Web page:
In our Dispatch this week, Progressive States took a look at what state and local governments are doing to raise wages beyond the basic fight to raise the base minimum wage. And, as you'll see, they are doing a lot, pioneering a whole new progressive policy committed to making work pay and making public policy serve that goal.
The minimum wage is at an historic low. This moral travesty has sparked campaigns in states across the country to use legislative and ballot issue processes to raise the minimum and improve people's lives. As Forbes reports, that has some corporations nervous.
Colorado's Governor Bill Owen achieved the dubious personal record of eighteen vetos in one day, blocking bills to make health care more affordable, education more available and workplaces safer:
Owens vetoed one of the Democrats' top bills of the session on Friday by rejecting Senate Bill 1, a measure that called for the state to join other states in purchasing prescription drugs at a discount by buying in bulk...Five of the 18 bills were related to health care.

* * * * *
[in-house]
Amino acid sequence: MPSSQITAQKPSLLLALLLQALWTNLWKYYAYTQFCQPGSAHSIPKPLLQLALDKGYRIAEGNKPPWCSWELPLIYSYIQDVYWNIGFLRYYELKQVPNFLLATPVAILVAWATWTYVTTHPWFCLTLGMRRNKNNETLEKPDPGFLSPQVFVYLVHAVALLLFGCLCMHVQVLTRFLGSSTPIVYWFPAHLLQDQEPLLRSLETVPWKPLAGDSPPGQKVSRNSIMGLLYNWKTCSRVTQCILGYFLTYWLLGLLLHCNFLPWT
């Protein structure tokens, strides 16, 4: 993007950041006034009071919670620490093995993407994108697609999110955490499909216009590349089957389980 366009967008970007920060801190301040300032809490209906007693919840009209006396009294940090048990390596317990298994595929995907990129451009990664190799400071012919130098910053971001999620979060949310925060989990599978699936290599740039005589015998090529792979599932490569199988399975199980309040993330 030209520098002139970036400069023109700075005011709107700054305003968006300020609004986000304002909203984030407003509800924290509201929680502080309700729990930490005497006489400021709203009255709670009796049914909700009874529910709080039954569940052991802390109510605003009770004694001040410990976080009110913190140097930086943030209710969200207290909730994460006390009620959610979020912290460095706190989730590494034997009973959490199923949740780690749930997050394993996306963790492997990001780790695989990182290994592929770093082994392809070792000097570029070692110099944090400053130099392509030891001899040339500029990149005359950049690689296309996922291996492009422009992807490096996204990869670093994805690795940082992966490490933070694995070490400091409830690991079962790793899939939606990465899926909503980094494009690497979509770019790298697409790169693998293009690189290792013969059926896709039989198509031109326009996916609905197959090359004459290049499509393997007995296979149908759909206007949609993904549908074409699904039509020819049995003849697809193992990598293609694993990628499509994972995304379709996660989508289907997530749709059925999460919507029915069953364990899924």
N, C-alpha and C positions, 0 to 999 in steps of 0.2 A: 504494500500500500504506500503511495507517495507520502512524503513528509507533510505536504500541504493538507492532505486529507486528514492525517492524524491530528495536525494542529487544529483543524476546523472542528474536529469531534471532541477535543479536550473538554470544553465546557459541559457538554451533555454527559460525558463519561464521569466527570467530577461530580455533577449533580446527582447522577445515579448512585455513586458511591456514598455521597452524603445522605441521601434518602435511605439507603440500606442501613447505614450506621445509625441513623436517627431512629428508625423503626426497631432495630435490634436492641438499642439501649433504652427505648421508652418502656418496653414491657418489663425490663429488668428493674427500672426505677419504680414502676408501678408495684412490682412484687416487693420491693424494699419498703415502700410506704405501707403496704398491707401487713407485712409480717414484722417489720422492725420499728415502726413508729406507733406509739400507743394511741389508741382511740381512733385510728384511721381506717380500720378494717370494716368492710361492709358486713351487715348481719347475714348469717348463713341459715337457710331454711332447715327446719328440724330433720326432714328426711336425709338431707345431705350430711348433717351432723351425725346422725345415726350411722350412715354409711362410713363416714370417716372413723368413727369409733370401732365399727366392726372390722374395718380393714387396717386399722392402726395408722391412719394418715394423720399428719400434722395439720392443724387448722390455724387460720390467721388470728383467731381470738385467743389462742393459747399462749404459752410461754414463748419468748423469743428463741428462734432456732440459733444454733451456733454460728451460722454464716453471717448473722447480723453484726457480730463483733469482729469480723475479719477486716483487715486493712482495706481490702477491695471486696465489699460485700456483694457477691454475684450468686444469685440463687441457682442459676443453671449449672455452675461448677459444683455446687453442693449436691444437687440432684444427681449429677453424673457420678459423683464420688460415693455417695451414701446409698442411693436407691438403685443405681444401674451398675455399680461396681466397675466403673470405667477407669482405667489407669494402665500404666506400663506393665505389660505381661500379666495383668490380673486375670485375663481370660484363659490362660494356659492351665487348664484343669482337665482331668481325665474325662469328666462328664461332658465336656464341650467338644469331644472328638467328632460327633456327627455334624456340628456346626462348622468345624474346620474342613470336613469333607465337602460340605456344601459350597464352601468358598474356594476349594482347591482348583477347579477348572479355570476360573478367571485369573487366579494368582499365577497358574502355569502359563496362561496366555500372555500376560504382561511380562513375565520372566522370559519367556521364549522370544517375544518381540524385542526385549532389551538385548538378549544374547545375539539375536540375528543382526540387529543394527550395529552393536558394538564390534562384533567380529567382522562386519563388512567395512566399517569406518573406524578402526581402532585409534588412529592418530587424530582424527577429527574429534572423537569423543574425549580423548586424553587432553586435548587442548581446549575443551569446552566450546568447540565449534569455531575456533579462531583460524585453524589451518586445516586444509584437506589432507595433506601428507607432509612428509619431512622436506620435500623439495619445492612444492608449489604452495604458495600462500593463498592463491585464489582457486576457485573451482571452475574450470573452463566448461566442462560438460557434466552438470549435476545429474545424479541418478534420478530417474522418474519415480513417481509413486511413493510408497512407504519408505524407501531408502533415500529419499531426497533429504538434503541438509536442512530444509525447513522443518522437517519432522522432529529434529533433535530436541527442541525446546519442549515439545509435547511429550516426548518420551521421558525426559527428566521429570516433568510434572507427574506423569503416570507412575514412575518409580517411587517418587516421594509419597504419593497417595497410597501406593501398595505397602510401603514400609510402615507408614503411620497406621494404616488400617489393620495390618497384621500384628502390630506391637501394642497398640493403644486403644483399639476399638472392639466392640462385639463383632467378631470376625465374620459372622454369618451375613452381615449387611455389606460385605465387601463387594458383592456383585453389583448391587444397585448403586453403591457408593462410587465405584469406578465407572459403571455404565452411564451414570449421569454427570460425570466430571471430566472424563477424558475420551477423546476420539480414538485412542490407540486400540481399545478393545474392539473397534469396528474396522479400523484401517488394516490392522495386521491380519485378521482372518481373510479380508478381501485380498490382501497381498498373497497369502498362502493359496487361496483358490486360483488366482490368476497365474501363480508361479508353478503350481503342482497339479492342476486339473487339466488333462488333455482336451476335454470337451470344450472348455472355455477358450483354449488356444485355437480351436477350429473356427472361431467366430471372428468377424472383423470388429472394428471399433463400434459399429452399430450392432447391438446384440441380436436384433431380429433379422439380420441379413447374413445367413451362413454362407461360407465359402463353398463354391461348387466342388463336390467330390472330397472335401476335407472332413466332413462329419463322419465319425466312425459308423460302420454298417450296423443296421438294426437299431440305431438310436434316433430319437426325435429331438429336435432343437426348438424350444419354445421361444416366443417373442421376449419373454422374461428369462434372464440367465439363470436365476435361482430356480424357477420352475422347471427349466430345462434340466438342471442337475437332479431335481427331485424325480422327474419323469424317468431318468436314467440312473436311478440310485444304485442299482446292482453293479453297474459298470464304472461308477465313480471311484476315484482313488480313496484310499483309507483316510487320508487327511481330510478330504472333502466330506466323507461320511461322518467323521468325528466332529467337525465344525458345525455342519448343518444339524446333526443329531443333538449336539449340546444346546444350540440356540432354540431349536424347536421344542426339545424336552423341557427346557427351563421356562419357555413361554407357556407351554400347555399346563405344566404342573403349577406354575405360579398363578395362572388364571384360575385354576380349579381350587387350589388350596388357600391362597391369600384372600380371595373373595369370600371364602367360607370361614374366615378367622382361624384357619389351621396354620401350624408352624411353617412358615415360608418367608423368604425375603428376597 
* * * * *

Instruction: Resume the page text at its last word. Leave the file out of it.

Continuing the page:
Paying terrible wages was never likely to be a route to economic growth, so it's hardly surprising that research continues to show that Wal-Mart's growth undermines local economies. The most recent study is in the June 2006 issue of Social Science Quarterly (subscription).
Back in 1968, the federal minimum wage was $1.60 per hour-- or if adjusted for inflation -- $9.16 per hour. Yes-- almost forty years ago, the minimum acceptable wage in this country was over $9 per hour.
As part of the rightwing attack on speech they dislike, a 2001 Utah law barred local governments from allowing public employee unions to collect funds through voluntary government payroll deductions. This attack on both unions and local government home rule was struck down by U.S.
The New York Times has an excellent story that encapsulates the American dream and a legislator helping fight to make it more achievable.
David Mejias' parents are immigrants. His parents' hard work paid off.
North Carolinians for Fair Wages is optimistic about their likelihood of securing a minimum wage increase this year, but notes that an outpouring of public support could still make a huge difference for NC workers.
The current bill includes an $0.85 increase in the minimum wage, but the goal of the coalition is to achieve a $1.00 increase tied to inflation.
The U.S. Senate is considering a health care bill that effectively guts health insurance as we know it. NYCeve at dKos has more. It's definitely worth a read for anyone in the business of health insurance at the state level.